# Relational calculus

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Relational calculus is a non-procedural query language used to retrieve data from relational databases. It is based on mathematical logic and set theory, and uses formulas and expressions to specify the conditions that the desired data must meet.

There are two types of relational calculus: tuple calculus and domain calculus. Tuple calculus specifies the conditions that must be met by the tuples (rows) in a relation (table) in order to retrieve them. It uses formulas of the form {T | P(T)}, where T is a tuple and P(T) is a predicate (a logical expression that evaluates to true or false for each tuple). For example, the following formula retrieves all tuples from the CUSTOMER relation (table) where the value of the COUNTRY attribute is ‘USA’:

{<C, N, A, Cn, Cy> | COUNTRY=’USA'(C, N, A, Cn, Cy)}

Domain calculus specifies the conditions that must be met by the values in a relation in order to retrieve them. It uses formulas of the form {x | P(x)}, where x is a value and P(x) is a predicate. For example, the following formula retrieves all values from the CUSTOMER relation where the value of the COUNTRY attribute is ‘USA’:

{COUNTRY | <C, N, A, Cn, Cy>, COUNTRY=’USA'(C, N, A, Cn, Cy)}

Relational calculus is a powerful query language that allows for complex queries and expressions, but it is also more difficult to use than SQL. In practice, it is mainly used by database designers and developers to specify the conditions for database operations, while end users typically use SQL to retrieve and manipulate data.

Relational calculus is a declarative language, which means that the user only needs to specify the conditions for the desired data, and the database management system (DBMS) is responsible for figuring out how to retrieve it. This is in contrast to procedural languages like SQL, where the user needs to specify each step of the query execution.

Another advantage of relational calculus is that it is more expressive than SQL. It allows for complex queries that are difficult or impossible to express in SQL, such as queries with nested subqueries or recursive definitions. This makes it a useful tool for advanced data analysis and research.

However, there are also some limitations to relational calculus. One of the main limitations is that it does not provide a way to specify the order in which the results should be returned. This means that the DBMS can return the results in any order, which may not be what the user wants. In contrast, SQL provides the ORDER BY clause to allow the user to specify the desired order of the results.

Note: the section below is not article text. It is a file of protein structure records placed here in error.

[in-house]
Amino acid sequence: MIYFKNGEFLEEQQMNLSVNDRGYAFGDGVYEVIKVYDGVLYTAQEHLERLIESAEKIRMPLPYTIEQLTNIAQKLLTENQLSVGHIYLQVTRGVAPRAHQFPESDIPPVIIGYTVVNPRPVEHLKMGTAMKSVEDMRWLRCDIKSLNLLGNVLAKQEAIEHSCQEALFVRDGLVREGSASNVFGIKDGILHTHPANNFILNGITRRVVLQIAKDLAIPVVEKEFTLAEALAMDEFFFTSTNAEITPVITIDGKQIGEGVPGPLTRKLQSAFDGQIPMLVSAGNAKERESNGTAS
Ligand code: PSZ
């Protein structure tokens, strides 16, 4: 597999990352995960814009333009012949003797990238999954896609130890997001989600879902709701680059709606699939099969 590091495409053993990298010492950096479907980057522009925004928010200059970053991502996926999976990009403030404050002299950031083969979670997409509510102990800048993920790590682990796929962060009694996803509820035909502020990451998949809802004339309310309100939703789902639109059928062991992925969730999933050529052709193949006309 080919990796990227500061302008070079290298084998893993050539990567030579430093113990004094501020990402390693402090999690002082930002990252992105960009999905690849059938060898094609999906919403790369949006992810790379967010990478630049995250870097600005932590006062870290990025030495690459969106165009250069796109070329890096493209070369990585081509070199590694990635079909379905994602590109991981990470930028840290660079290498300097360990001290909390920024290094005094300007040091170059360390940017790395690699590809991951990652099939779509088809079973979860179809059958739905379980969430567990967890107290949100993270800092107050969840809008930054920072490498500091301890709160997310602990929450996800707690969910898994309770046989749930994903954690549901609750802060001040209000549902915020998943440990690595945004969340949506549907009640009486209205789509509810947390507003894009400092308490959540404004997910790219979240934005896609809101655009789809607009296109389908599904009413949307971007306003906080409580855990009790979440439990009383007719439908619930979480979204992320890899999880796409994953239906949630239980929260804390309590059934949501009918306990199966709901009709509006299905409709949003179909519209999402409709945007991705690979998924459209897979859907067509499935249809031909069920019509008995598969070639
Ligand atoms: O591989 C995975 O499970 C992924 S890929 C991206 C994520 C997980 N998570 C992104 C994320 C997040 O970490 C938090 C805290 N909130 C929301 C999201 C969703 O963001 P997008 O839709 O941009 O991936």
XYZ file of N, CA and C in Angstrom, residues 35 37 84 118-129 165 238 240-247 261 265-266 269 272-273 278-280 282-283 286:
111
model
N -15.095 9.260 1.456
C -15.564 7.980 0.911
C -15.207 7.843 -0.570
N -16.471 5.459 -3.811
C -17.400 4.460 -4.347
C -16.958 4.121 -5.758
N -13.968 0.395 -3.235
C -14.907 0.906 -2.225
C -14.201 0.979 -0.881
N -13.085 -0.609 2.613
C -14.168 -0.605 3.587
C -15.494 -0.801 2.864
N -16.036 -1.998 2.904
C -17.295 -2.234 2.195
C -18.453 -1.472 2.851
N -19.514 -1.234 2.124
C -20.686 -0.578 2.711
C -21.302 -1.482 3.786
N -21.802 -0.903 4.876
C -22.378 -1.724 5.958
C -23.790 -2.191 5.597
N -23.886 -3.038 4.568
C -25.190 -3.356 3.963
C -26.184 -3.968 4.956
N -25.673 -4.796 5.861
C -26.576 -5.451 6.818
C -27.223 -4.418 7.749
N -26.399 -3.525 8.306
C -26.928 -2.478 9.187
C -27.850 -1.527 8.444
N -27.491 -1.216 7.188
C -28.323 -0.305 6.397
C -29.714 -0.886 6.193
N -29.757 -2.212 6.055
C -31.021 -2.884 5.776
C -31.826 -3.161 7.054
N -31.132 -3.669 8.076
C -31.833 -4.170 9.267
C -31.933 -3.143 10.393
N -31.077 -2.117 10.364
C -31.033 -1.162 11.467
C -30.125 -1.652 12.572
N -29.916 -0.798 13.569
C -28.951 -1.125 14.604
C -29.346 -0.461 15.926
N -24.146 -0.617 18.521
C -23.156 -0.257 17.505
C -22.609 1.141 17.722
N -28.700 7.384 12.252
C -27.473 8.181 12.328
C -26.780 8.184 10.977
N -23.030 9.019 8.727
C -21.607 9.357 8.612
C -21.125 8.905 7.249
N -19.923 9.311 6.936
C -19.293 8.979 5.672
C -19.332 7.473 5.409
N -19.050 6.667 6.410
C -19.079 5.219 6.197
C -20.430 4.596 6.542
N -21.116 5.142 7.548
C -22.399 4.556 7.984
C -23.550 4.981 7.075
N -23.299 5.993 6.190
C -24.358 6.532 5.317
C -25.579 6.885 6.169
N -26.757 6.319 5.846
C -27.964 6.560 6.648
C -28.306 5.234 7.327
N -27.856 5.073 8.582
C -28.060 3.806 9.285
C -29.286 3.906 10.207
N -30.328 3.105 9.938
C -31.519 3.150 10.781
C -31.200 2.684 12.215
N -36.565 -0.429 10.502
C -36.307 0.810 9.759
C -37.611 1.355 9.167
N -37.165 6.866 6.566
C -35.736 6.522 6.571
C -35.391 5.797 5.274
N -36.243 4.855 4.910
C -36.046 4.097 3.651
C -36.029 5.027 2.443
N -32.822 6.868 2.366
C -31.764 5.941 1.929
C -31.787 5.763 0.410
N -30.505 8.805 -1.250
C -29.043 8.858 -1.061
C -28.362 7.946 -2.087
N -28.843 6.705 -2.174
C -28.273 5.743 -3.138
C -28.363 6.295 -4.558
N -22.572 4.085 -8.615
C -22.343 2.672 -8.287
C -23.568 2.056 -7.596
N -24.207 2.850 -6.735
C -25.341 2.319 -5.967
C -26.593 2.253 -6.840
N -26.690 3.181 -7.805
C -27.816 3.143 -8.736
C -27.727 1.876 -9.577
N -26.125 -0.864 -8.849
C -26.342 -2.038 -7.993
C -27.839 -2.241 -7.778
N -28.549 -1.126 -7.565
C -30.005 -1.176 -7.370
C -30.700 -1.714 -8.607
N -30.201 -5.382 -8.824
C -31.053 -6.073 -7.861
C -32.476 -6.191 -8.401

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Another limitation of relational calculus is that it is less intuitive and more difficult to learn than SQL. Since it is based on mathematical logic and set theory, it requires a strong background in mathematics and formal logic to use effectively. This makes it less accessible to non-expert users and limits its practical use in many applications.

Overall, relational calculus is a powerful and expressive query language that provides a rich set of tools for advanced data analysis and research. While it may not be as accessible or intuitive as SQL, it is a valuable tool for database designers and developers who need to specify complex conditions for database operations.

## Domain Relational Calculus (DRC)

Domain Relational Calculus (DRC) is a type of relational calculus used to retrieve data from relational databases. It is based on mathematical logic and set theory, and uses formulas and expressions to specify the conditions that the desired data must meet.

DRC is similar to Tuple Relational Calculus (TRC), but instead of specifying conditions for tuples, it specifies conditions for individual attributes or domains. DRC uses formulas of the form {x | P(x)}, where x is a value and P(x) is a predicate (a logical expression that evaluates to true or false for each value). For example, the following formula retrieves all values from the CUSTOMER relation where the value of the COUNTRY attribute is ‘USA’:

{COUNTRY | CUSTOMER, COUNTRY=’USA’}

In this formula, CUSTOMER is the name of the relation, and COUNTRY=’USA’ is the predicate that specifies the condition for the COUNTRY attribute.

DRC can also be used to specify conditions for multiple attributes or relations. For example, the following formula retrieves all values from the ORDERS relation where the value of the PRICE attribute is greater than \$100, and the value of the CUSTOMER attribute is in the set {1, 2, 3}:

{PRICE | ORDERS, CUSTOMER=1 OR CUSTOMER=2 OR CUSTOMER=3 AND PRICE>100}

DRC is a powerful query language that allows for complex queries and expressions, but it is also more difficult to use than SQL. In practice, it is mainly used by database designers and developers to specify the conditions for database operations, while end users typically use SQL to retrieve and manipulate data.